Full text: Comment on the paper by Prof. H. Kurz: Accumulation, Distribution and the Keynesian Hypothesis.

a"long term equilibrium" which evidently is meant to be 
indpendent of whatever happens in the short run ( see p.5: 
"fluctuations in aggregate demand have no role to play 
in the definition of long period positions of the economy".) 
To my mind this long period position is a truly mythical concept 
It is stated that the"actuel position of the economy " 
will not ever get very close to the "relevant long term position 
How would one get at it statistically? Or in any way at all? 
I can't guess. 
Finally I want to ask a rather unkind question. If neoRicardians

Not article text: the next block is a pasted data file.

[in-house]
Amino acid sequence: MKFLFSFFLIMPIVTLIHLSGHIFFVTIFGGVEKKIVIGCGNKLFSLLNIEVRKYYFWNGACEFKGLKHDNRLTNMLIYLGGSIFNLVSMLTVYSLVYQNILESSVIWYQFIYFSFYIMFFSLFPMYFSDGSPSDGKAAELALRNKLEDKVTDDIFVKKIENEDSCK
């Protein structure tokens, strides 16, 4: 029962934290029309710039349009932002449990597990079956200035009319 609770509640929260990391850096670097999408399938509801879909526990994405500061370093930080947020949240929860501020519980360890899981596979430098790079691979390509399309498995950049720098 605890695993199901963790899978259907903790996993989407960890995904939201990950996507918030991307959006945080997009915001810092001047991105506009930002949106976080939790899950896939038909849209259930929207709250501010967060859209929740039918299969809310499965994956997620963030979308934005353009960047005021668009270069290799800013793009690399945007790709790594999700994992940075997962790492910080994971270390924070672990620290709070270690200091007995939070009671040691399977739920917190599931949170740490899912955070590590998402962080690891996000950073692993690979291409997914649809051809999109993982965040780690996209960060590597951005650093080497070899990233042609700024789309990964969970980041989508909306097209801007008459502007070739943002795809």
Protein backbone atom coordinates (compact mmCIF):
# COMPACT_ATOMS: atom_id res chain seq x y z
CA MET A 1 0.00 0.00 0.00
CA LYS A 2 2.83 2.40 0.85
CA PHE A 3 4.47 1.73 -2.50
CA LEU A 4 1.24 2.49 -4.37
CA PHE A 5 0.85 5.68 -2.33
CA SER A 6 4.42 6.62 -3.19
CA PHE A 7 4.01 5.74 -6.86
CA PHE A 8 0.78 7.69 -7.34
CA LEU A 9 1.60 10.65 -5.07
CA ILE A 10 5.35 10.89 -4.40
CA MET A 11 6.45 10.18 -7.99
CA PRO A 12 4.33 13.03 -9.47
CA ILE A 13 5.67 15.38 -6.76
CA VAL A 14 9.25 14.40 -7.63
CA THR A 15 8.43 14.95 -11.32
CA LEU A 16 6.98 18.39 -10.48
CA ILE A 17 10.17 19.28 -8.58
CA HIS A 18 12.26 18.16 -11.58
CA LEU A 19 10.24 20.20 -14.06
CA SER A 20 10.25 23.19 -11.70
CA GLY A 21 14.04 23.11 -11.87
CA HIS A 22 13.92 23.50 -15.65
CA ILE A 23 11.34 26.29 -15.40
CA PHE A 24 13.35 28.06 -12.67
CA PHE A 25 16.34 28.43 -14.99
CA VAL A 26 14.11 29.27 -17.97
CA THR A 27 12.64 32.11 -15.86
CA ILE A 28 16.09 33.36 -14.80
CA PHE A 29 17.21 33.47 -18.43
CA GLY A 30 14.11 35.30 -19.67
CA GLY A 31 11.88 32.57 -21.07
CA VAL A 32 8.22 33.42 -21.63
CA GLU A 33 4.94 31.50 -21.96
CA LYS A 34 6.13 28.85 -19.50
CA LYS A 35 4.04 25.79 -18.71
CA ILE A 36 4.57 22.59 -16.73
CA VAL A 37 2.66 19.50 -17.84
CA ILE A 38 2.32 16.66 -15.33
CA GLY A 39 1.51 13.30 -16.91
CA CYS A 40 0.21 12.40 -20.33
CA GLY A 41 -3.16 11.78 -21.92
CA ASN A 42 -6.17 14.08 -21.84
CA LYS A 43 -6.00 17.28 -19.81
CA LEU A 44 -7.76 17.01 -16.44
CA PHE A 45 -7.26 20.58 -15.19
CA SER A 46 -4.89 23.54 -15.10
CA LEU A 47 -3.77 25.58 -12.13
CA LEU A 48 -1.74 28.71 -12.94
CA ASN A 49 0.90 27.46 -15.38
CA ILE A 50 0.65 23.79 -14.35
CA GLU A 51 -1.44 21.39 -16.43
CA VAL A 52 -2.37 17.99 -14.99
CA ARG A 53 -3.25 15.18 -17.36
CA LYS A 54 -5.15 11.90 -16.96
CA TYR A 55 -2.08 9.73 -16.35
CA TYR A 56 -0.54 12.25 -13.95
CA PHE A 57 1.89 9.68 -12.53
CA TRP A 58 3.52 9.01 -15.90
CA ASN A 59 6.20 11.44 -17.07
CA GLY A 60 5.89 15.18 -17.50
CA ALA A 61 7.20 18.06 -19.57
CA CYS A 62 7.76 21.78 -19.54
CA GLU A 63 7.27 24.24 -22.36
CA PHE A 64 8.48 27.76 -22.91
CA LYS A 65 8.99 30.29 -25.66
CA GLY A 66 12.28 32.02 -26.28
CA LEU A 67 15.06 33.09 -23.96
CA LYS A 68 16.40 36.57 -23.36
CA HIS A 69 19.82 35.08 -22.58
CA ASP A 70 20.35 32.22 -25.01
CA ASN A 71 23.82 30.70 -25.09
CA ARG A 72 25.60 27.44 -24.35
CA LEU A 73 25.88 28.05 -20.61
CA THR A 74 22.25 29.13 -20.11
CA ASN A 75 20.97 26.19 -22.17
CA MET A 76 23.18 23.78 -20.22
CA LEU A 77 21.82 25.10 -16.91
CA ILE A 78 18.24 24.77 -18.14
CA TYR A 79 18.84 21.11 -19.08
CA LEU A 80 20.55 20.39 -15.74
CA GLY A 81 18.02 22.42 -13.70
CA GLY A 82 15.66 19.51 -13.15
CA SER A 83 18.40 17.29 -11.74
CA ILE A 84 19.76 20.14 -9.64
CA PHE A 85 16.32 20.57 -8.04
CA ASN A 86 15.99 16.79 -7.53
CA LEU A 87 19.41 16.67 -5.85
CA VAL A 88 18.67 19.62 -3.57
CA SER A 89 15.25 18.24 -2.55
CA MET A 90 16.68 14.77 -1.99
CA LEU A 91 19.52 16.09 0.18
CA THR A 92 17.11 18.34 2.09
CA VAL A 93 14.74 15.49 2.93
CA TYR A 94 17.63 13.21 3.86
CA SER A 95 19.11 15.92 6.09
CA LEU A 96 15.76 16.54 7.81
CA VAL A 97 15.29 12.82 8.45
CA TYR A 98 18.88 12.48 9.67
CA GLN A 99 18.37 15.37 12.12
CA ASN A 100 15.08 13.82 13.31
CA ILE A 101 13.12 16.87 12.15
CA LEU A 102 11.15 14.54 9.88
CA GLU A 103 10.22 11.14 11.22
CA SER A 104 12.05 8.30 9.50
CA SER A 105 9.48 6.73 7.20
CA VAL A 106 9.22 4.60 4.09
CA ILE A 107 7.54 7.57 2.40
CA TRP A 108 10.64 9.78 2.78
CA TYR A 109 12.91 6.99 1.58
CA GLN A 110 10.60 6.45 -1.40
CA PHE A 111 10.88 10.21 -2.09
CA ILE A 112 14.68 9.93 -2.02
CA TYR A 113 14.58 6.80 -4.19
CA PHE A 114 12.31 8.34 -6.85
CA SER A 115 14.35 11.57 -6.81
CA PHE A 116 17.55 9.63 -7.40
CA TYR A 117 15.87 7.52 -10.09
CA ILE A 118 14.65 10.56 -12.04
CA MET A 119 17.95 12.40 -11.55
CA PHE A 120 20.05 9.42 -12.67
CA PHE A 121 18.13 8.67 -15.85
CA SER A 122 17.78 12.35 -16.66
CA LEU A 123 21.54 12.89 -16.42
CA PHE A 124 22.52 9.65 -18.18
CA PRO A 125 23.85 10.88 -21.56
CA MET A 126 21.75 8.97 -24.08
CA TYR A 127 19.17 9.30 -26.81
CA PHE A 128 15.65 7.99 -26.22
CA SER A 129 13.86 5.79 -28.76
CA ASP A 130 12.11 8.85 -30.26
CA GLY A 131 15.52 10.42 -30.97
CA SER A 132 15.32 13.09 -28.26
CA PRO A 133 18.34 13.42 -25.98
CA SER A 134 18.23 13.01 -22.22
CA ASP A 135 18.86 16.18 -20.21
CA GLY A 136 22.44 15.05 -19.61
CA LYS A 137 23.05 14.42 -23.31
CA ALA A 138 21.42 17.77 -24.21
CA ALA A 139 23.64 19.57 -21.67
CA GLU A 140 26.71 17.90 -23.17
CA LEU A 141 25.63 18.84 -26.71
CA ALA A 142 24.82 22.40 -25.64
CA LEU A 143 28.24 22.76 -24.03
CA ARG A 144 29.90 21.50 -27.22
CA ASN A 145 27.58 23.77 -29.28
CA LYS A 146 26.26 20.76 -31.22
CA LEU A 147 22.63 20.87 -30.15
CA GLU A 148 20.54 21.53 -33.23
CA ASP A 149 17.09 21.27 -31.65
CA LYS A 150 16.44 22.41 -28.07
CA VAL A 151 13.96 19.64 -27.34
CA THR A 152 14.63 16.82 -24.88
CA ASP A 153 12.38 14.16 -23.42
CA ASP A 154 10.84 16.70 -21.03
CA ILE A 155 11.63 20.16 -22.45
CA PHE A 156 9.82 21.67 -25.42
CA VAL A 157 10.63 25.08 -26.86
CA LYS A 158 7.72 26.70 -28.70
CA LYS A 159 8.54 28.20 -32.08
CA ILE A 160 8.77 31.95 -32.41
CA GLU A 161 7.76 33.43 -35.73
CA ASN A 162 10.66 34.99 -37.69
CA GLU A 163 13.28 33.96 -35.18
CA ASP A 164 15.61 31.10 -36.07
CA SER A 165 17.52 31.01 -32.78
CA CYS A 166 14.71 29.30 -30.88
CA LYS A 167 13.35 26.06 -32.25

ever contemplate practical problems of economic policy 
in terms of their theory, do they find it very easy 
to differentiate themselves from the neo-classicists whom 
they attack so strongly on a purely theoretical plane? 
Does not the exclusion of the effective demand from the 
long term theory bring them into close vicinity of the 
supply siders? And if long term unemployment is not a matter 
of effective demand (which"has no role to play" ) are 
t^e neo Ricardians not in close company with those 
(including Ricardo himself and for all I know also Marx) 
who maintain that it is due to high wages? Finally, is the 
concept of a long term position which is independent of 
short term events ( including, I suppose, fiscal or monetary 
and other policy measures) not very much in line with 
the rational expectationists view that economic policy does 
not matter in the long run because the economy goes its 
own way and is only temporarily perturbed by what the 
economic policy makers do?

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